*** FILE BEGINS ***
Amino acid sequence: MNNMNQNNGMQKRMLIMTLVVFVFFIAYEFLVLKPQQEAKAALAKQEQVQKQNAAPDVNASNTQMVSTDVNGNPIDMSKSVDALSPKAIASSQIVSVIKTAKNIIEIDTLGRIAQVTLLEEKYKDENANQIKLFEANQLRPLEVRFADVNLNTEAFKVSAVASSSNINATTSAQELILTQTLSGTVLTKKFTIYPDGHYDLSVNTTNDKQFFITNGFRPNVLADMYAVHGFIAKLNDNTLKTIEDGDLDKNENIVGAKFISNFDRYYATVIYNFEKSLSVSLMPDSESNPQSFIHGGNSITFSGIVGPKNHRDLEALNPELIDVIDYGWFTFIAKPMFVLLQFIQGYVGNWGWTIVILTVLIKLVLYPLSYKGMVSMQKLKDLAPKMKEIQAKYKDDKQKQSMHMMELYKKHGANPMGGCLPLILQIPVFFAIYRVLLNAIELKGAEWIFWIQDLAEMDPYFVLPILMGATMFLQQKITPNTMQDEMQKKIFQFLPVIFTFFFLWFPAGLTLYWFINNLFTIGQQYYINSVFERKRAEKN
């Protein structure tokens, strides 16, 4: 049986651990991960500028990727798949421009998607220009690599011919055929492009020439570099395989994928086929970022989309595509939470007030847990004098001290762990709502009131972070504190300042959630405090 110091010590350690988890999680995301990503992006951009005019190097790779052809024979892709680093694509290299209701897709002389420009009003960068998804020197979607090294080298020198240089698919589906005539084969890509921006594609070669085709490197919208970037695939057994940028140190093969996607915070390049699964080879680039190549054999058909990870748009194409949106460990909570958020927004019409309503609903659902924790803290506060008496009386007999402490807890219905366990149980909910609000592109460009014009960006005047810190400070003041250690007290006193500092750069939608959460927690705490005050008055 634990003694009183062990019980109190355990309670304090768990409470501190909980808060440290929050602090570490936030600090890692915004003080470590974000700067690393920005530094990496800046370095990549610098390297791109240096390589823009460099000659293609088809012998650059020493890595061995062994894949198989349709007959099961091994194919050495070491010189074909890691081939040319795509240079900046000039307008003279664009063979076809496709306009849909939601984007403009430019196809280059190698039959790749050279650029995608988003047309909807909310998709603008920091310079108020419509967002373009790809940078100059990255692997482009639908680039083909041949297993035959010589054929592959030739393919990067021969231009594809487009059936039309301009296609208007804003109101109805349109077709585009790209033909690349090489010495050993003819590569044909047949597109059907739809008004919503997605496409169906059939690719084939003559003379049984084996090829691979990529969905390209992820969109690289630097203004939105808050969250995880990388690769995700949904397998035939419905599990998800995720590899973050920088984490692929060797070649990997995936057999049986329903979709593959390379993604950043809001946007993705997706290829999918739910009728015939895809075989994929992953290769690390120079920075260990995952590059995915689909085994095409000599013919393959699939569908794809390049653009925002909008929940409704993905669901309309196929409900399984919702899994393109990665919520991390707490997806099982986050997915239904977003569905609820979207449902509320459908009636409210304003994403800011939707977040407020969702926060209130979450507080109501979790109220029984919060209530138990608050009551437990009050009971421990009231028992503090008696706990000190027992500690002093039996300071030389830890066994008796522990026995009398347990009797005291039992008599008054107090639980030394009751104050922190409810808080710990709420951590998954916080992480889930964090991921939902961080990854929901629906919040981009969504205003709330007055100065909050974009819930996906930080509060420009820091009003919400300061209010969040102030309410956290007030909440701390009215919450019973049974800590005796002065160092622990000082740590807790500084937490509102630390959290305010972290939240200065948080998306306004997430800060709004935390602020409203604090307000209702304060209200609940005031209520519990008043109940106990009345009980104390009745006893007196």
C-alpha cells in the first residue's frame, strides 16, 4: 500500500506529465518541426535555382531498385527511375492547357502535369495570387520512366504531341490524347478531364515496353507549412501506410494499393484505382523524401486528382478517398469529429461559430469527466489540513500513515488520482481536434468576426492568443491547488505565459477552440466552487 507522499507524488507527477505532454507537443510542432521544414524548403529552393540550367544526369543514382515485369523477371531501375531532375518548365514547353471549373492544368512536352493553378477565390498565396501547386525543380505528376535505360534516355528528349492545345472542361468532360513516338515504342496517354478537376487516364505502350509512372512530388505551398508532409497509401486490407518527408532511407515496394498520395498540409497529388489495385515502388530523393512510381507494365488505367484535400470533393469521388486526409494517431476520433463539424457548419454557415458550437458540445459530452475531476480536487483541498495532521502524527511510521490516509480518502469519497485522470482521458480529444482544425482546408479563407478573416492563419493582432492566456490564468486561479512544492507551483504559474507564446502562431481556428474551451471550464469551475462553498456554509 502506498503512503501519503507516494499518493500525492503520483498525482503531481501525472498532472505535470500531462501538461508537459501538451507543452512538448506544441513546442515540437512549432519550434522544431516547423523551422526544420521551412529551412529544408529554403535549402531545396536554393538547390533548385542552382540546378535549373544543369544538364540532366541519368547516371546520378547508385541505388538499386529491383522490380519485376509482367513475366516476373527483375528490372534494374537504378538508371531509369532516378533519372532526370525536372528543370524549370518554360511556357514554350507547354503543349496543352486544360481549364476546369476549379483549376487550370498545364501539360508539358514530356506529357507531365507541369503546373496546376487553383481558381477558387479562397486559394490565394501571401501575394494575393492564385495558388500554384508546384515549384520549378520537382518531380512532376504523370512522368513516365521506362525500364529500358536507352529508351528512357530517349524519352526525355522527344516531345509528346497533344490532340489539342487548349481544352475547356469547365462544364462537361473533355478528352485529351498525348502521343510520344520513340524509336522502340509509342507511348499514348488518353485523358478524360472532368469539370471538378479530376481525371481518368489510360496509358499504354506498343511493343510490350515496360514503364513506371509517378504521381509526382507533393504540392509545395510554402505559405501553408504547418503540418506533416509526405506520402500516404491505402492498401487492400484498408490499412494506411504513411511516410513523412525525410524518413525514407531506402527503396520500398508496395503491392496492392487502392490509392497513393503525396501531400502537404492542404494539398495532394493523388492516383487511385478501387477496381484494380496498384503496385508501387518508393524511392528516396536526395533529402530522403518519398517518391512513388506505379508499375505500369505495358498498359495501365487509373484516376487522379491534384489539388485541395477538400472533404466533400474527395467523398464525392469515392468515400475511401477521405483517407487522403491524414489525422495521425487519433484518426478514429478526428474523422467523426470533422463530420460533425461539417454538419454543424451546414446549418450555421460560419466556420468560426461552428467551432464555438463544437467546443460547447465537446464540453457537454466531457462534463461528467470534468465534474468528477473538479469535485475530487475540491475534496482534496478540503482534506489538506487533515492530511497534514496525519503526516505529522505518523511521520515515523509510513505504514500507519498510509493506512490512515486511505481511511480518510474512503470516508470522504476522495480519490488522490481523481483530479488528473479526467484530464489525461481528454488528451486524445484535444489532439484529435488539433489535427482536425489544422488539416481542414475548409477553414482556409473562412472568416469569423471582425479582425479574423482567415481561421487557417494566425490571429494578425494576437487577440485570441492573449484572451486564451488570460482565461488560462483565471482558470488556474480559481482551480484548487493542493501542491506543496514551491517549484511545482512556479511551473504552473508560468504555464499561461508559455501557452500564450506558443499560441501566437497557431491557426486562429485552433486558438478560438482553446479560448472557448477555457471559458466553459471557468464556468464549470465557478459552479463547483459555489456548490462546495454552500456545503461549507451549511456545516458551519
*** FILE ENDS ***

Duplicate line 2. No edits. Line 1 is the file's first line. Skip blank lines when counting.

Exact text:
């Protein structure tokens, strides 16, 4: 049986651990991960500028990727798949421009998607220009690599011919055929492009020439570099395989994928086929970022989309595509939470007030847990004098001290762990709502009131972070504190300042959630405090 110091010590350690988890999680995301990503992006951009005019190097790779052809024979892709680093694509290299209701897709002389420009009003960068998804020197979607090294080298020198240089698919589906005539084969890509921006594609070669085709490197919208970037695939057994940028140190093969996607915070390049699964080879680039190549054999058909990870748009194409949106460990909570958020927004019409309503609903659902924790803290506060008496009386007999402490807890219905366990149980909910609000592109460009014009960006005047810190400070003041250690007290006193500092750069939608959460927690705490005050008055 634990003694009183062990019980109190355990309670304090768990409470501190909980808060440290929050602090570490936030600090890692915004003080470590974000700067690393920005530094990496800046370095990549610098390297791109240096390589823009460099000659293609088809012998650059020493890595061995062994894949198989349709007959099961091994194919050495070491010189074909890691081939040319795509240079900046000039307008003279664009063979076809496709306009849909939601984007403009430019196809280059190698039959790749050279650029995608988003047309909807909310998709603008920091310079108020419509967002373009790809940078100059990255692997482009639908680039083909041949297993035959010589054929592959030739393919990067021969231009594809487009059936039309301009296609208007804003109101109805349109077709585009790209033909690349090489010495050993003819590569044909047949597109059907739809008004919503997605496409169906059939690719084939003559003379049984084996090829691979990529969905390209992820969109690289630097203004939105808050969250995880990388690769995700949904397998035939419905599990998800995720590899973050920088984490692929060797070649990997995936057999049986329903979709593959390379993604950043809001946007993705997706290829999918739910009728015939895809075989994929992953290769690390120079920075260990995952590059995915689909085994095409000599013919393959699939569908794809390049653009925002909008929940409704993905669901309309196929409900399984919702899994393109990665919520991390707490997806099982986050997915239904977003569905609820979207449902509320459908009636409210304003994403800011939707977040407020969702926060209130979450507080109501979790109220029984919060209530138990608050009551437990009050009971421990009231028992503090008696706990000190027992500690002093039996300071030389830890066994008796522990026995009398347990009797005291039992008599008054107090639980030394009751104050922190409810808080710990709420951590998954916080992480889930964090991921939902961080990854929901629906919040981009969504205003709330007055100065909050974009819930996906930080509060420009820091009003919400300061209010969040102030309410956290007030909440701390009215919450019973049974800590005796002065160092622990000082740590807790500084937490509102630390959290305010972290939240200065948080998306306004997430800060709004935390602020409203604090307000209702304060209200609940005031209520519990008043109940106990009345009980104390009745006893007196």